Friday, November 18 2005 @ 05:55 AM MSK
|French police declared the all-clear Thursday, November 17, after three weeks of civil violence that has set off a fierce debate over the country's poor and immigrant neighborhoods.|
As politicians grappled with the root causes of the unrest in a bid to stop it exploding again, the national police service said there was a "return to a normal situation everywhere in France" overnight, with just 98 vehicles torched across the country, reported Agence France-Presse (AFP).
That figure was within the average nightly range seen before the worst civil unrest that France has seen in nearly four decades broke out on October 27.
In all, since the start of the troubles, 9,071 vehicles have been destroyed and 2,921 people apprehended.
A state of emergency remains in place, after lawmakers Wednesday, November 16, voted to extend by three months a law giving authorities the right to impose curfews and widen police search powers.
The peak of the violence was the night of November 6, when 1,408 vehicles were burnt.
Since then, and under the state of emergency imposed by President Jacques Chirac's government, it has gradually subsided.
The Rhone region covering Lyon and nearby southeastern towns said Thursday it was lifting a curfew on minors after just eight cars were burnt overnight.
Initially sparked by the electrocution deaths of two teenagers of west and north African background hiding from police in an electrical sub-station in a poor neighborhood northeast of Paris, the conflagration grew as youths from high-immigrant districts across the country joined in.
Many voiced anger at racial discrimination despite being born in France, a lack of educational and employment prospects and police harassment.
Interior Minister Nicolas Sarkozy was singled out for vitriol because of his description of "rabble" and "louts" and a vow to clean crime out of the suburbs with a "power-hose".
Sarkozy, a tough-talking presidential hopeful who also heads the ruling conservative UMP party, warned late Wednesday that, while the fires had died down, "nothing has yet been won for good."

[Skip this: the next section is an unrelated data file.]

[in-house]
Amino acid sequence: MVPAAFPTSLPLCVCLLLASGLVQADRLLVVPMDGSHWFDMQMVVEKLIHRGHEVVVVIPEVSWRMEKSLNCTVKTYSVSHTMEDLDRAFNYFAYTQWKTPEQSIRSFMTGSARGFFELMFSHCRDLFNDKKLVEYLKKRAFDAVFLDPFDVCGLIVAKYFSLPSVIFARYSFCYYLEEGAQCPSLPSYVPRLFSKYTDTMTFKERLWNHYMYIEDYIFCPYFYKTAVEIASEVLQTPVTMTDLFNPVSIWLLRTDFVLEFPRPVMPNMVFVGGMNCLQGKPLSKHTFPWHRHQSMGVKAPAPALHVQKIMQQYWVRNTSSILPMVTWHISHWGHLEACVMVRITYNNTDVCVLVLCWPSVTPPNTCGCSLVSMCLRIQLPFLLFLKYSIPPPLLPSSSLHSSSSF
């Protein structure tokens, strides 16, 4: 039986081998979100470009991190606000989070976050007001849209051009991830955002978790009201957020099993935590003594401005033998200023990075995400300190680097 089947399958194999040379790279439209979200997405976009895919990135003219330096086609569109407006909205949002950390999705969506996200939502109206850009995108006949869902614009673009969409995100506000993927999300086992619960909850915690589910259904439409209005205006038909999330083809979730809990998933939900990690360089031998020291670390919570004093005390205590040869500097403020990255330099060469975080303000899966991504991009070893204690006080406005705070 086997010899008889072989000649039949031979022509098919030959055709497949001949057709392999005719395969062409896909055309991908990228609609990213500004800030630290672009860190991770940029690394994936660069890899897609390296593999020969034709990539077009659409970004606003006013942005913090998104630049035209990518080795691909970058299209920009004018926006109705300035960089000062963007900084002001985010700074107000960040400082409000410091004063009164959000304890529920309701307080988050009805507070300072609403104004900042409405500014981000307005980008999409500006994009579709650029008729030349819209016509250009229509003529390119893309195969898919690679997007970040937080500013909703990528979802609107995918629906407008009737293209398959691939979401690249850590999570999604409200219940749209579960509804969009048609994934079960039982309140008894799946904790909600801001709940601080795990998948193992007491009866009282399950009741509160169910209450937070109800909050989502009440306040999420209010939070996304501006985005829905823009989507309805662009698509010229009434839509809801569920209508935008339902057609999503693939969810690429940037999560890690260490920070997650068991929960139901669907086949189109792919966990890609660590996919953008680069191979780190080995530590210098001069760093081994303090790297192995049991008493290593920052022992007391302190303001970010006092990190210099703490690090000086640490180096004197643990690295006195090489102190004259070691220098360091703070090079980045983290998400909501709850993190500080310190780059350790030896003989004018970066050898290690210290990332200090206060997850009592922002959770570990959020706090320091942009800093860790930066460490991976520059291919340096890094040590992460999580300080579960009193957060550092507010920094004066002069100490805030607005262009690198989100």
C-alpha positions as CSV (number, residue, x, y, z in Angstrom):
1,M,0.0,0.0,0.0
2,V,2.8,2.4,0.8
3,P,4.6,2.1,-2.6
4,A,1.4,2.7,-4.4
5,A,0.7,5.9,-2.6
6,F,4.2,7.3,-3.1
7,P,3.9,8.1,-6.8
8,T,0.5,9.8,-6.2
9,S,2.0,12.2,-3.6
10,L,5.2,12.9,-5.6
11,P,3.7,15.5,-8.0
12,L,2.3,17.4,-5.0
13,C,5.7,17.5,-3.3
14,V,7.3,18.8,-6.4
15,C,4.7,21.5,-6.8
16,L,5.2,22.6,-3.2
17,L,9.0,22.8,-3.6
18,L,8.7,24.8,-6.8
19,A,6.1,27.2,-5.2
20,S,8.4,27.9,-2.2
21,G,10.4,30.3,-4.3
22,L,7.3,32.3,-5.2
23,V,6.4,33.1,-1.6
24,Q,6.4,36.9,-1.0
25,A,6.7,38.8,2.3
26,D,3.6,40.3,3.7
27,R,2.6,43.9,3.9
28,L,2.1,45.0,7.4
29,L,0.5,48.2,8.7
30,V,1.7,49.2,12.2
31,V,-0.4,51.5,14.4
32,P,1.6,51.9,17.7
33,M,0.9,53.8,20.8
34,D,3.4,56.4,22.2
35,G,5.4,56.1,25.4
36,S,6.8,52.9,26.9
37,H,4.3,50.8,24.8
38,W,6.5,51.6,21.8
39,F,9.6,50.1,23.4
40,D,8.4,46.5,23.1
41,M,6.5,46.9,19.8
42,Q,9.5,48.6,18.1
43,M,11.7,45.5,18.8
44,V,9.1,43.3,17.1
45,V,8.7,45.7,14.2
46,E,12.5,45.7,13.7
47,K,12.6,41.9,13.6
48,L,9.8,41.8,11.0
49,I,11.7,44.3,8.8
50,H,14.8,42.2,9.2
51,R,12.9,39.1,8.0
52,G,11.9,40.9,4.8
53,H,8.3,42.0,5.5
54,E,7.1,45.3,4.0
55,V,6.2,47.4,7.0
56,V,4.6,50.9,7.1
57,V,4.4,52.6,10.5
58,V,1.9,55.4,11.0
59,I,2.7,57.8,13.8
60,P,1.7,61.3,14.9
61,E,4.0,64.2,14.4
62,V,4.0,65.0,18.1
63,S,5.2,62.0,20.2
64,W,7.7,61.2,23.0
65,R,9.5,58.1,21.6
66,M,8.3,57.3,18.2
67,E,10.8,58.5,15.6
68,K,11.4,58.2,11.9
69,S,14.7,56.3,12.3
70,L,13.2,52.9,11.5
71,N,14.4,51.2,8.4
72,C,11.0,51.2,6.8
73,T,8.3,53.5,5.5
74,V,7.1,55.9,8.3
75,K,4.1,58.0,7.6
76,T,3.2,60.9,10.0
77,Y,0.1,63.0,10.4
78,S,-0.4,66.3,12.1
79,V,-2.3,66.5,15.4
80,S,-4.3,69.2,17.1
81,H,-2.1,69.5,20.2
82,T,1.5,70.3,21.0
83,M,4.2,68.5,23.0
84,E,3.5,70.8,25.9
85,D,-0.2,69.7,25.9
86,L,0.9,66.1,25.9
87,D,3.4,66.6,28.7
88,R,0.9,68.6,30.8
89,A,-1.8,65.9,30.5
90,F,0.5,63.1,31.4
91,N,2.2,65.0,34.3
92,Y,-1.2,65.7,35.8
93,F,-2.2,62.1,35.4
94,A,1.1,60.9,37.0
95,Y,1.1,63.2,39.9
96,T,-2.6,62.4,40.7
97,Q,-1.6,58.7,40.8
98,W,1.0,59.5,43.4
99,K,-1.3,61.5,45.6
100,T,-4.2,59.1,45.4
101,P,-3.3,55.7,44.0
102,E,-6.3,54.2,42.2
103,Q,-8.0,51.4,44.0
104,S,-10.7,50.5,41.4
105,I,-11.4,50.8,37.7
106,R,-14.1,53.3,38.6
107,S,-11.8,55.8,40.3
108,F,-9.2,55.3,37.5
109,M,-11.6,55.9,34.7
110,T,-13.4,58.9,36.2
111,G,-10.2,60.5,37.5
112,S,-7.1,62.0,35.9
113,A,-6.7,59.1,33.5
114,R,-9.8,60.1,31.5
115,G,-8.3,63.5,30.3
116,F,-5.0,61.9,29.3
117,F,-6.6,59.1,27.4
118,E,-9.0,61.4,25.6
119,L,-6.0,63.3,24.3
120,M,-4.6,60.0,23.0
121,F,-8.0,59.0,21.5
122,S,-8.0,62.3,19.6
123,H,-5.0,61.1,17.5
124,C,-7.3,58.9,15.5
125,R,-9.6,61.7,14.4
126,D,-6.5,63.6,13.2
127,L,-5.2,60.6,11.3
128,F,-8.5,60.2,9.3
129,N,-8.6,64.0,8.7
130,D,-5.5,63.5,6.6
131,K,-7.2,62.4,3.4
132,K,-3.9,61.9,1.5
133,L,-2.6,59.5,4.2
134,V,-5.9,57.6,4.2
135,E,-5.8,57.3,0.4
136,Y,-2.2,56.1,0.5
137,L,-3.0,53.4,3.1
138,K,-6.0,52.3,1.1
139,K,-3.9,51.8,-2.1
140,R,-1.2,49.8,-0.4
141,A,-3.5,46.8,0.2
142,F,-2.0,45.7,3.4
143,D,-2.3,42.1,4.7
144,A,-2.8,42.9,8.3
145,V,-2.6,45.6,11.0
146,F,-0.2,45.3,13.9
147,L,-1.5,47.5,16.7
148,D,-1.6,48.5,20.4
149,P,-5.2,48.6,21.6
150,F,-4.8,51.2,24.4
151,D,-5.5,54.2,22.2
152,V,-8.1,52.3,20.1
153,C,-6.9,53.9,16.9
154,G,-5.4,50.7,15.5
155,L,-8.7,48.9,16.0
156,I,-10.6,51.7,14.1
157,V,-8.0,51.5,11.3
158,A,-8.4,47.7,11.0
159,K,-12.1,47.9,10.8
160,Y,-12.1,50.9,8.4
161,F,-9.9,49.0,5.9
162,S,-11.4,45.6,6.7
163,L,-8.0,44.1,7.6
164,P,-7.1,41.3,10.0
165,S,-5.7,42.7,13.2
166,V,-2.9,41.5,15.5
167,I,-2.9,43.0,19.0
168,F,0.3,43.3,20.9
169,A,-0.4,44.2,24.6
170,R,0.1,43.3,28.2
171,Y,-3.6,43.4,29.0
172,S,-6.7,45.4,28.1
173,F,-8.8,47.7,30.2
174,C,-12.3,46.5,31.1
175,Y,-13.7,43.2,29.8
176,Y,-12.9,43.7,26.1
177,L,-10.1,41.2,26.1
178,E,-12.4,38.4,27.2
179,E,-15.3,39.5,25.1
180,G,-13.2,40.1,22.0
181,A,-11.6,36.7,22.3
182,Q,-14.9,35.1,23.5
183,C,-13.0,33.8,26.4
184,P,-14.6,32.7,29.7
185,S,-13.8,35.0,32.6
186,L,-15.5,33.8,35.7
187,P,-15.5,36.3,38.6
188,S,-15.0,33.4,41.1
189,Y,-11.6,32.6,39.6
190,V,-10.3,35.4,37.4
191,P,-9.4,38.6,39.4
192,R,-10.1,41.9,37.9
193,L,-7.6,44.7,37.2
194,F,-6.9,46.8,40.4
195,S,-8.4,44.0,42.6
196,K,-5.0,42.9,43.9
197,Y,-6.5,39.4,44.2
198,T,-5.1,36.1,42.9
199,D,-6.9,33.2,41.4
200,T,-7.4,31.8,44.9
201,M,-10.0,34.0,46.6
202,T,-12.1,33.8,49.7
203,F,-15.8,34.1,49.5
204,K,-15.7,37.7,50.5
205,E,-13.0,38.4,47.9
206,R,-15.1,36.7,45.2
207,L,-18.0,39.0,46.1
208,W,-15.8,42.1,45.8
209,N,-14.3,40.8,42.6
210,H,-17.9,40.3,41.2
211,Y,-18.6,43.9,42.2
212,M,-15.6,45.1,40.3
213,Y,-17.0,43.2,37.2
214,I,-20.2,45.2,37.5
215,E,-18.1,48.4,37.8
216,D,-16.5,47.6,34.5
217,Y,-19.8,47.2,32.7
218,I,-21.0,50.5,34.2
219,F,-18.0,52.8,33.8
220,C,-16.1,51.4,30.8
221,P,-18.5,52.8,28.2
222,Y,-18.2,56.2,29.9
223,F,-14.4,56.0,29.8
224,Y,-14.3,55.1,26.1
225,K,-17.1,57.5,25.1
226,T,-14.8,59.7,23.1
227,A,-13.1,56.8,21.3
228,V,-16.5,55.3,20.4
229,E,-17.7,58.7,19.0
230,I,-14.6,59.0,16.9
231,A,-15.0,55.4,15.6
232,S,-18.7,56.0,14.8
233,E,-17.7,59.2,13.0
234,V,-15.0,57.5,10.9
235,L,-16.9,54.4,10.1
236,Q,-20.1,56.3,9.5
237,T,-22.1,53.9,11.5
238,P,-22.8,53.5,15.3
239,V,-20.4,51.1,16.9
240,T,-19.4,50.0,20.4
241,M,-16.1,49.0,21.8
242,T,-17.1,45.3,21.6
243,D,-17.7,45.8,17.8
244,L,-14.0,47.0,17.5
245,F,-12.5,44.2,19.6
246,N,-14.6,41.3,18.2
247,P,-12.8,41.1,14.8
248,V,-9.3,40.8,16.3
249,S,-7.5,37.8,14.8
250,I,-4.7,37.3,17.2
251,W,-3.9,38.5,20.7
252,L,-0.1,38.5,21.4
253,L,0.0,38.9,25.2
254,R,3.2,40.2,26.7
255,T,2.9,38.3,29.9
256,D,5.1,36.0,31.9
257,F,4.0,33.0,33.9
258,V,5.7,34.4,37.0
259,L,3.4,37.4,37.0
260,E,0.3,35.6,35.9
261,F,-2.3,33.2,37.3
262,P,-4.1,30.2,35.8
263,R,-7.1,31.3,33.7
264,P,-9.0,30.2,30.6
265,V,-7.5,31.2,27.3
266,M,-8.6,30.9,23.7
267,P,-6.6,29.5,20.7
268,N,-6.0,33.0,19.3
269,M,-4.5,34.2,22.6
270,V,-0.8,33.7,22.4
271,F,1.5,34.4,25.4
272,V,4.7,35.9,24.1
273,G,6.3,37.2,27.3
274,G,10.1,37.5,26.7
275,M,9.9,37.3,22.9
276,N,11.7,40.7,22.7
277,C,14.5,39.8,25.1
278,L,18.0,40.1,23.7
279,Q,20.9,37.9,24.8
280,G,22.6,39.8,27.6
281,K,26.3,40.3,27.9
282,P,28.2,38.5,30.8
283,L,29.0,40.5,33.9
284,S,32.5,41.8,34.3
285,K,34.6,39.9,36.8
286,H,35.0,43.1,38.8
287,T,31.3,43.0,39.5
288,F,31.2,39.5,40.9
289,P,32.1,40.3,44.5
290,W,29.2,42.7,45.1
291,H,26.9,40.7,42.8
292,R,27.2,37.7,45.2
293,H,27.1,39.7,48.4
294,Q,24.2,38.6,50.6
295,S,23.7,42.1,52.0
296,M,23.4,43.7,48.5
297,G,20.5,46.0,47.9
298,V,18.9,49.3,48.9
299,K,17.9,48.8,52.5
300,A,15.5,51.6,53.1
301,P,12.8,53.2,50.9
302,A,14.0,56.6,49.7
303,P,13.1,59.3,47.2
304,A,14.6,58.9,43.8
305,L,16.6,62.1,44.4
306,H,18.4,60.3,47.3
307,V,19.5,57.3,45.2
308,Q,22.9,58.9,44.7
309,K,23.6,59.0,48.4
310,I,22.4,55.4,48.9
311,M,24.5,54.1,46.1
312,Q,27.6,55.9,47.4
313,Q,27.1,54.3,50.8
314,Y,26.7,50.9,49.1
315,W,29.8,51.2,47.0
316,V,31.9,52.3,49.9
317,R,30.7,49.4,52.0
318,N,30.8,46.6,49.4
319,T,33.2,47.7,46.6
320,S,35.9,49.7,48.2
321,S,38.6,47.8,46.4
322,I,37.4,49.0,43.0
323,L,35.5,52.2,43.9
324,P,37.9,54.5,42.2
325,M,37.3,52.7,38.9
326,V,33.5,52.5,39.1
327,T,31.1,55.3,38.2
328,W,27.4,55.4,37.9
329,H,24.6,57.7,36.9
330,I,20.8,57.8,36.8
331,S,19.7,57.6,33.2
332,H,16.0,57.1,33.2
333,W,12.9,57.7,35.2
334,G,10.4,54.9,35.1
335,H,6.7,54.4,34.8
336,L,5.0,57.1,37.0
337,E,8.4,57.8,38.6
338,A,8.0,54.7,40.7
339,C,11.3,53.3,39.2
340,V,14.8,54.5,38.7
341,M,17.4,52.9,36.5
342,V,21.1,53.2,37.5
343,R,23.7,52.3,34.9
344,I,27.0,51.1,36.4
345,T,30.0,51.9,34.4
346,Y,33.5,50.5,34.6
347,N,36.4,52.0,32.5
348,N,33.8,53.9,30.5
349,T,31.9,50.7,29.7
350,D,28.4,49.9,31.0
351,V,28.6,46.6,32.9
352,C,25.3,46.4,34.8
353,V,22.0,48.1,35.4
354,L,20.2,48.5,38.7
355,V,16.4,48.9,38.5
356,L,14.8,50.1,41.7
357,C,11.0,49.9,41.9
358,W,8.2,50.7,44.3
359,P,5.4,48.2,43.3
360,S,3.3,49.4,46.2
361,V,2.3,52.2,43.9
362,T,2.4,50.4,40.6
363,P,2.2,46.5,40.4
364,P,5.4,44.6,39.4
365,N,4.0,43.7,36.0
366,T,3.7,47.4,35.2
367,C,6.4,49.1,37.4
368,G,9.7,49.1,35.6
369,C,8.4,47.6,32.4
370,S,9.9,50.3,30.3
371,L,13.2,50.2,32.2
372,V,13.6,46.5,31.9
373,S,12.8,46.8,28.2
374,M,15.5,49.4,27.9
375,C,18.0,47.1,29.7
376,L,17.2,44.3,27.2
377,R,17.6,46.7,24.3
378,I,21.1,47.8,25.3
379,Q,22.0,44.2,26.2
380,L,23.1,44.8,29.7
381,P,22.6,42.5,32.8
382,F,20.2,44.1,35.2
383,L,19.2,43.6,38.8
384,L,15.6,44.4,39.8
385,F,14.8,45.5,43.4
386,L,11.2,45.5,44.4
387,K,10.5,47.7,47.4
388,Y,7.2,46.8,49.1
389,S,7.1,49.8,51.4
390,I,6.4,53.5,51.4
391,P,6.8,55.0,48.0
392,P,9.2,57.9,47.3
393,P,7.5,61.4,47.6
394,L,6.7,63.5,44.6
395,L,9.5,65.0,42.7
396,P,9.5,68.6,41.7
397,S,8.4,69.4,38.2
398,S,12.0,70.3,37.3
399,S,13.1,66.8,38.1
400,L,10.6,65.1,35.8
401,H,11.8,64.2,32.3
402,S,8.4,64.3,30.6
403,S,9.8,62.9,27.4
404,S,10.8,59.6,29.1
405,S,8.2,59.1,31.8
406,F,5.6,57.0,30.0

Sarkozy also appealed for positive discrimination to be introduced as a way of helping minorities find jobs and said deep social changes were needed.
"I consider that there is no greater risk for France today that the risk of not taking any risk," he told L'Express magazine.
But Chirac has opted for modifications to the existing system and has ruled out the constitutional reform required to give preferential treatment to minorities.
The president's main proposal has instead focused on a sort of civil service for up to 50,000 youths, while Prime Minister Dominique de Villepin has promised schemes to improve employment and education, and increasing the number of zones given tax breaks.
In a poll released Wednesday, there were signs that the stern stance by Sarkozy, and the government in general, was backed by the majority of French.
Sarkozy, Chirac and de Villepin all saw their popularity ratings get a boost in the Ipsos survey carried out November 12, with the interior minister benefiting most to garner 63 percent support.
Importantly for his ambitions, his "presidential vote potential" climbed to 61 percent, above the 53 percent for Villepin, seen as the designated heir of Chirac, who, at 72, looks increasingly unlikely to stand for re-election in 2007.
It was not clear, though, if the figures would stand the test of time, nor that the show of government unity that prevailed during the crisis would hold now that the worst has passed.